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I am reading LS book "Recursive Macroeconomics Theory".

In this book, as well as in some online lecture notes on the Internet. They often denote, for example, $\pi_t(s^t)$ for probability that history $s^t$ happens at time $t$.

But I wonder, if we are mentioning $s^t$, it implies time is $t$. So, why don't we just make it simple by writing $\pi(s^t)$ instead?

Thank in advance for any help!

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You are right, it is the same thing. Actually, later on the book the density over the history $s^t = [s_t, s_{t-1}, \cdots, s_0]$ is written as

$$ \pi(s^t) = \pi(s_t|s_{t-1}) \cdots \pi (s_1|s_0)\pi(s_0) \tag{2.3.1} $$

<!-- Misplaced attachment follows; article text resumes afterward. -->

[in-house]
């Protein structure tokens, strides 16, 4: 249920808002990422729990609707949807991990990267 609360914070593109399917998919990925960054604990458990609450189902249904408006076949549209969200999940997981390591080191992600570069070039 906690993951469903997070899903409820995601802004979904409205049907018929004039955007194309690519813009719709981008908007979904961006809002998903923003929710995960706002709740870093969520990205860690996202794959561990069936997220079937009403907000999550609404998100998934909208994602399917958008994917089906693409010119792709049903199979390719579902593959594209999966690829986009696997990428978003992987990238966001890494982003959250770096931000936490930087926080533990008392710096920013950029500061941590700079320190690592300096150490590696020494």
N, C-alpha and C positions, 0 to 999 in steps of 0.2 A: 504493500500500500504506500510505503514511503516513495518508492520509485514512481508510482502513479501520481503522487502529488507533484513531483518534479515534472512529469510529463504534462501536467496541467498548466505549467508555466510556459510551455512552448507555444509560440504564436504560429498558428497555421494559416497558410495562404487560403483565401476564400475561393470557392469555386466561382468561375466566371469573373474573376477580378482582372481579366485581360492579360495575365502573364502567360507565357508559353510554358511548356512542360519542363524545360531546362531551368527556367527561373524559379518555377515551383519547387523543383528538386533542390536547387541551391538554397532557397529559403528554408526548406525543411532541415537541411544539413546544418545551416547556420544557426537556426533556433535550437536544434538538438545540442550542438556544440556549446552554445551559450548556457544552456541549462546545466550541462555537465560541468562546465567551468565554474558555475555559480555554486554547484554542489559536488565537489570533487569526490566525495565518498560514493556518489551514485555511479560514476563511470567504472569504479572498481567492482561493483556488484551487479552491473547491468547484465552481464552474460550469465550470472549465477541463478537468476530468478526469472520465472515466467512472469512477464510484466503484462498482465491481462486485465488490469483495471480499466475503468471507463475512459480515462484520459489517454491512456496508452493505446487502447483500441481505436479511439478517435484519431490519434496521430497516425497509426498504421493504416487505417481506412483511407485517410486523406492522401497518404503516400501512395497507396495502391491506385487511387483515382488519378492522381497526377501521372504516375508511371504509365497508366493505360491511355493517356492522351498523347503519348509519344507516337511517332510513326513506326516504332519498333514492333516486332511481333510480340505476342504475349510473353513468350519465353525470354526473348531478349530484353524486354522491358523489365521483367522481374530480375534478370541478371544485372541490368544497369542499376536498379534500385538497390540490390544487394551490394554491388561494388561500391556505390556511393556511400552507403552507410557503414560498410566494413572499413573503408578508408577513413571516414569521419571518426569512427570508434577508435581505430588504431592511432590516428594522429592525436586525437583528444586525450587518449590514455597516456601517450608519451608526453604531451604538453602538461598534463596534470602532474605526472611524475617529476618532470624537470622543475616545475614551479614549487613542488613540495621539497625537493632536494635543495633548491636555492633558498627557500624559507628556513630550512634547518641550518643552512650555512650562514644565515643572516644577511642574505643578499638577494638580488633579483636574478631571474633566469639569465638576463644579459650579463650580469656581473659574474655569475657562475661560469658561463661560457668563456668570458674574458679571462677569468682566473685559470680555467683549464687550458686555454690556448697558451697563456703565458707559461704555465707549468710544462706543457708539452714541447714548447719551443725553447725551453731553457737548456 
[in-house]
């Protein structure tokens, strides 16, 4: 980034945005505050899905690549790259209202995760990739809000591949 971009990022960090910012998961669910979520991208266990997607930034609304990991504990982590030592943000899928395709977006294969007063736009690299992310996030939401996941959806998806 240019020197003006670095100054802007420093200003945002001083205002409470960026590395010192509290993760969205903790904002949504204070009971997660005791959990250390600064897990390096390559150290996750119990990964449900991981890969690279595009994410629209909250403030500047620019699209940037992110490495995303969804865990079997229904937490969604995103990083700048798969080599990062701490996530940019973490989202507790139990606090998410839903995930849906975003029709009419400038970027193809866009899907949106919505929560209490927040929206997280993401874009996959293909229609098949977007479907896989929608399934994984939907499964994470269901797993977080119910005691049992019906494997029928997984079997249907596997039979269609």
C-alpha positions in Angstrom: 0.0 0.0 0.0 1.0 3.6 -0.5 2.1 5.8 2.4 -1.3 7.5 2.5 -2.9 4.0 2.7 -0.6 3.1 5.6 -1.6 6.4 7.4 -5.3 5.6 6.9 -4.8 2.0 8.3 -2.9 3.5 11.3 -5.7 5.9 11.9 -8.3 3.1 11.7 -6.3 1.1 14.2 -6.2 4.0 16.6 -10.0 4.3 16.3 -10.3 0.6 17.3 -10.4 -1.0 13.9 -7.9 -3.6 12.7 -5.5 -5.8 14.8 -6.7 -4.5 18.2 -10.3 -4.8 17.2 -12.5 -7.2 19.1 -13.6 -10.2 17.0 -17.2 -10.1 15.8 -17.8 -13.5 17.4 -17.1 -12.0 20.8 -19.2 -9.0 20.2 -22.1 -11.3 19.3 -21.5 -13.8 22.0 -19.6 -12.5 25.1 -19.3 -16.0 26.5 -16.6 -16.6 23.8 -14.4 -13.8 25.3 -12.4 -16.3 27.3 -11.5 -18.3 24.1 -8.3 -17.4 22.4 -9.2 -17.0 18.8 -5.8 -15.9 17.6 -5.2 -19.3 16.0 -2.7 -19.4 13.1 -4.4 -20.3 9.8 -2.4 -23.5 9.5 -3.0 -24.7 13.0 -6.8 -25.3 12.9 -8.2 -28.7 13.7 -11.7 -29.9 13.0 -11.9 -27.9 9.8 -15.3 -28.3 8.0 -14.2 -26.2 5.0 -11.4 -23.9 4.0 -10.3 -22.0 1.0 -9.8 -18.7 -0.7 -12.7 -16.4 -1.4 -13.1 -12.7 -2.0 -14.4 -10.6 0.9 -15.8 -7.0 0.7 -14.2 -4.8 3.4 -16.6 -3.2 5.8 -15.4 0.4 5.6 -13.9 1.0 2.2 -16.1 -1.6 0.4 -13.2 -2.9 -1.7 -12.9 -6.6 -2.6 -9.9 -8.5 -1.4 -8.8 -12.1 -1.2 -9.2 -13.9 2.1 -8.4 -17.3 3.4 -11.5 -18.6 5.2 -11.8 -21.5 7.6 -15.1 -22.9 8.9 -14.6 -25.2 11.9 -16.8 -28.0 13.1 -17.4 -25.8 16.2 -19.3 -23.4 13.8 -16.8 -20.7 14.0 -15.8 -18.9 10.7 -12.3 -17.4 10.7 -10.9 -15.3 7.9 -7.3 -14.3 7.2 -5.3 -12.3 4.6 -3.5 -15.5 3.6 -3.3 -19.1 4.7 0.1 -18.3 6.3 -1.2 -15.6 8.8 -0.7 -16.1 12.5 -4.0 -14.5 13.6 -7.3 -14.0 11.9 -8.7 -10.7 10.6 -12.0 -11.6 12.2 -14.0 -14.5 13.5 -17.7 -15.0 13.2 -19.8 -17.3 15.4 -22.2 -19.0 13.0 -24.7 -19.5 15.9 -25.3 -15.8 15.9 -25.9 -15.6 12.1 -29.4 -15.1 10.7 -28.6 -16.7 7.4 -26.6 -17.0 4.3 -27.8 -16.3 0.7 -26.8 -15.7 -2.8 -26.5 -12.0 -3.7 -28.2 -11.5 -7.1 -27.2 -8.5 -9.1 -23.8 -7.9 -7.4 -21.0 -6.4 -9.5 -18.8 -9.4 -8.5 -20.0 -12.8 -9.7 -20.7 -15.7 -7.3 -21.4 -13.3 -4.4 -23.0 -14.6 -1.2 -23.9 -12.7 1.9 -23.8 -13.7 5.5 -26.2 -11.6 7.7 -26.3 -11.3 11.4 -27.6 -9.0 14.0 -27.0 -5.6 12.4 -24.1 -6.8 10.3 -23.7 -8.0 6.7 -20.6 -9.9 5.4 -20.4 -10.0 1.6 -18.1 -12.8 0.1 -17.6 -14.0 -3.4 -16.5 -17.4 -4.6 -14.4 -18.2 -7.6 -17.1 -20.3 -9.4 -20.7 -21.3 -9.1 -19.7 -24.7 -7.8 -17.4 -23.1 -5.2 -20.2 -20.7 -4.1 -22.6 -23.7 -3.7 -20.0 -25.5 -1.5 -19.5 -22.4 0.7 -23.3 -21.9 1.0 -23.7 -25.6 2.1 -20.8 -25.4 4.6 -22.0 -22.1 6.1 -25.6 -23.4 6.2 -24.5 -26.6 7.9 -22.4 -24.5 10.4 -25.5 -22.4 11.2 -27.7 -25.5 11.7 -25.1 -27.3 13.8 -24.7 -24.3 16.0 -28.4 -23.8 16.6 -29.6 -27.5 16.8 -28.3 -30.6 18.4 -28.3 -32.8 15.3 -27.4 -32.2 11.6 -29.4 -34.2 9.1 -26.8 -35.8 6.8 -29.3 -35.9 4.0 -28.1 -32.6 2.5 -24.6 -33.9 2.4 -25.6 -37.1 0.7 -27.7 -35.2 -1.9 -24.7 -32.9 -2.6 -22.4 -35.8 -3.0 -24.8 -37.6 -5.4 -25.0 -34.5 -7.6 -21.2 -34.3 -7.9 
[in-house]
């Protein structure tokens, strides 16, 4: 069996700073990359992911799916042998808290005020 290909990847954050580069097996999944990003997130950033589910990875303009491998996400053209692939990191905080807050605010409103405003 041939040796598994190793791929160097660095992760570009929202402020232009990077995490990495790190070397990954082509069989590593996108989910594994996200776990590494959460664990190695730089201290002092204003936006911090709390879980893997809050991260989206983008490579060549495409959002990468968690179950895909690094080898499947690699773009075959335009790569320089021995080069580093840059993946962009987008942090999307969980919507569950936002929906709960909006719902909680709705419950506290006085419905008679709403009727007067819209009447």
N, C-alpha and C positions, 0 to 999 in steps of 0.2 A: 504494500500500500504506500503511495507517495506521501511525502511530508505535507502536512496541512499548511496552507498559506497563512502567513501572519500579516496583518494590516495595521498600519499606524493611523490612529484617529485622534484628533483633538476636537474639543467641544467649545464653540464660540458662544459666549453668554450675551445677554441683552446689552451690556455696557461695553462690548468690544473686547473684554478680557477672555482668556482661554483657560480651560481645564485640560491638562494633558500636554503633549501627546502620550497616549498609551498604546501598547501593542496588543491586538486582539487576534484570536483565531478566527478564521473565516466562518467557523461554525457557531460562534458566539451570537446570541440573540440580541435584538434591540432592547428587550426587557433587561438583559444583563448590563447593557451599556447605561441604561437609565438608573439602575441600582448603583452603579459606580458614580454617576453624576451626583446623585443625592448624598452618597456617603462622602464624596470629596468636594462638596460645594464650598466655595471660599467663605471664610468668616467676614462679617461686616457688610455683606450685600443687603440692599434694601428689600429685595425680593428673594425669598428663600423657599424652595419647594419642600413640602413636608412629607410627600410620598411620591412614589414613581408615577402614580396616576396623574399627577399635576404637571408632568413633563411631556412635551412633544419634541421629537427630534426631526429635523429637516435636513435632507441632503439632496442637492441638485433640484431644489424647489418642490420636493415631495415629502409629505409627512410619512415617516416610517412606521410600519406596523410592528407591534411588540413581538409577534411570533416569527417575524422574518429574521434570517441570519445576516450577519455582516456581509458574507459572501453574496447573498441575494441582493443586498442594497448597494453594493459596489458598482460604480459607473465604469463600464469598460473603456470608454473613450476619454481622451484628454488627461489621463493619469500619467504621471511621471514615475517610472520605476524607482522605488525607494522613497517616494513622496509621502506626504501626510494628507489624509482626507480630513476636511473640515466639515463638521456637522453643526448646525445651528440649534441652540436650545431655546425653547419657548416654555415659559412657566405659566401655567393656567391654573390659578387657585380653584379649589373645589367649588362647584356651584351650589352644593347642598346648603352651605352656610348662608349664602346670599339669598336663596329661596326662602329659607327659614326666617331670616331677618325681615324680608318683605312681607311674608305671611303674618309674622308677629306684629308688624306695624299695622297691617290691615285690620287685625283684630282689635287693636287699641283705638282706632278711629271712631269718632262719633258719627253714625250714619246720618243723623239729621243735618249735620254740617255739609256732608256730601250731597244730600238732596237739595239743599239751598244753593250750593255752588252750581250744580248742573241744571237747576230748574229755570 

where $\pi(s_0)$ denotes the probability of the initial state (or $\pi_0(s_0)$ if you wish), and $\pi(s|s')$ is a transition probability.

Note that Eq. (2.3.1) encapsulates the the probability of obtaining a given history in a Markov process, since ${\rm Prob}(s_t|s_{t-1}, s_{t-2}\cdots,s_0) = {\rm Prob}(s_t|s_{t-1}) = \pi(s_t|s_{t-1})$. This just to show that $\pi_t(s^t)\color{blue}{\equiv}\pi(s^t)$

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